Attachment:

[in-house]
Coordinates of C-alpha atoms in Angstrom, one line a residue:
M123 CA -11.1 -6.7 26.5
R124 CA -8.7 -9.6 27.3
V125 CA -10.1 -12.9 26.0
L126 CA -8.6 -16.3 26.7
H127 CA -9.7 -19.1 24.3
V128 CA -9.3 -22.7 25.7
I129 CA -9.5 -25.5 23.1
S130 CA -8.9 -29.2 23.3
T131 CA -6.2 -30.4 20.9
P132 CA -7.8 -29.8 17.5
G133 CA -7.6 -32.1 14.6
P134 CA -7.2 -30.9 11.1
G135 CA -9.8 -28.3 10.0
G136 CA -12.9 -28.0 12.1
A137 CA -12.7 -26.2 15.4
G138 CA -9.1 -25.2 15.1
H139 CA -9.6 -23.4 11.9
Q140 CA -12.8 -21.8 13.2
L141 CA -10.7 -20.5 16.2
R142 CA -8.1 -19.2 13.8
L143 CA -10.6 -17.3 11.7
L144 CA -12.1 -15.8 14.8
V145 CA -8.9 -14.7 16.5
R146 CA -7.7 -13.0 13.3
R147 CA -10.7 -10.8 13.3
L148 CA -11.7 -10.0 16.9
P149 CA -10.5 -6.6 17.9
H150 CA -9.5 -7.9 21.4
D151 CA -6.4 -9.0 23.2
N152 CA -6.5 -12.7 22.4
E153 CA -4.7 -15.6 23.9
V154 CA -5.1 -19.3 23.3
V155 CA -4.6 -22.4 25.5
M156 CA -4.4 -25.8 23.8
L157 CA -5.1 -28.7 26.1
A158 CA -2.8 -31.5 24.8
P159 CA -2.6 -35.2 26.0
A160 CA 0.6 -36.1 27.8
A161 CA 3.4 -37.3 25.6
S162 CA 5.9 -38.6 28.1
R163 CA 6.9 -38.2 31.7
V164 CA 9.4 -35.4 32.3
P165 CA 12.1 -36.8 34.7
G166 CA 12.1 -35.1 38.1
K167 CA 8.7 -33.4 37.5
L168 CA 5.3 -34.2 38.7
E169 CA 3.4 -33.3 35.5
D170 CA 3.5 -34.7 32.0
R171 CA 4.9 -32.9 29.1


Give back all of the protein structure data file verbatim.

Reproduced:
[in-house]
Coordinates of C-alpha atoms in Angstrom, one line a residue:
M123 CA -11.1 -6.7 26.5
R124 CA -8.7 -9.6 27.3
V125 CA -10.1 -12.9 26.0
L126 CA -8.6 -16.3 26.7
H127 CA -9.7 -19.1 24.3
V128 CA -9.3 -22.7 25.7
I129 CA -9.5 -25.5 23.1
S130 CA -8.9 -29.2 23.3
T131 CA -6.2 -30.4 20.9
P132 CA -7.8 -29.8 17.5
G133 CA -7.6 -32.1 14.6
P134 CA -7.2 -30.9 11.1
G135 CA -9.8 -28.3 10.0
G136 CA -12.9 -28.0 12.1
A137 CA -12.7 -26.2 15.4
G138 CA -9.1 -25.2 15.1
H139 CA -9.6 -23.4 11.9
Q140 CA -12.8 -21.8 13.2
L141 CA -10.7 -20.5 16.2
R142 CA -8.1 -19.2 13.8
L143 CA -10.6 -17.3 11.7
L144 CA -12.1 -15.8 14.8
V145 CA -8.9 -14.7 16.5
R146 CA -7.7 -13.0 13.3
R147 CA -10.7 -10.8 13.3
L148 CA -11.7 -10.0 16.9
P149 CA -10.5 -6.6 17.9
H150 CA -9.5 -7.9 21.4
D151 CA -6.4 -9.0 23.2
N152 CA -6.5 -12.7 22.4
E153 CA -4.7 -15.6 23.9
V154 CA -5.1 -19.3 23.3
V155 CA -4.6 -22.4 25.5
M156 CA -4.4 -25.8 23.8
L157 CA -5.1 -28.7 26.1
A158 CA -2.8 -31.5 24.8
P159 CA -2.6 -35.2 26.0
A160 CA 0.6 -36.1 27.8
A161 CA 3.4 -37.3 25.6
S162 CA 5.9 -38.6 28.1
R163 CA 6.9 -38.2 31.7
V164 CA 9.4 -35.4 32.3
P165 CA 12.1 -36.8 34.7
G166 CA 12.1 -35.1 38.1
K167 CA 8.7 -33.4 37.5
L168 CA 5.3 -34.2 38.7
E169 CA 3.4 -33.3 35.5
D170 CA 3.5 -34.7 32.0
R171 CA 4.9 -32.9 29.1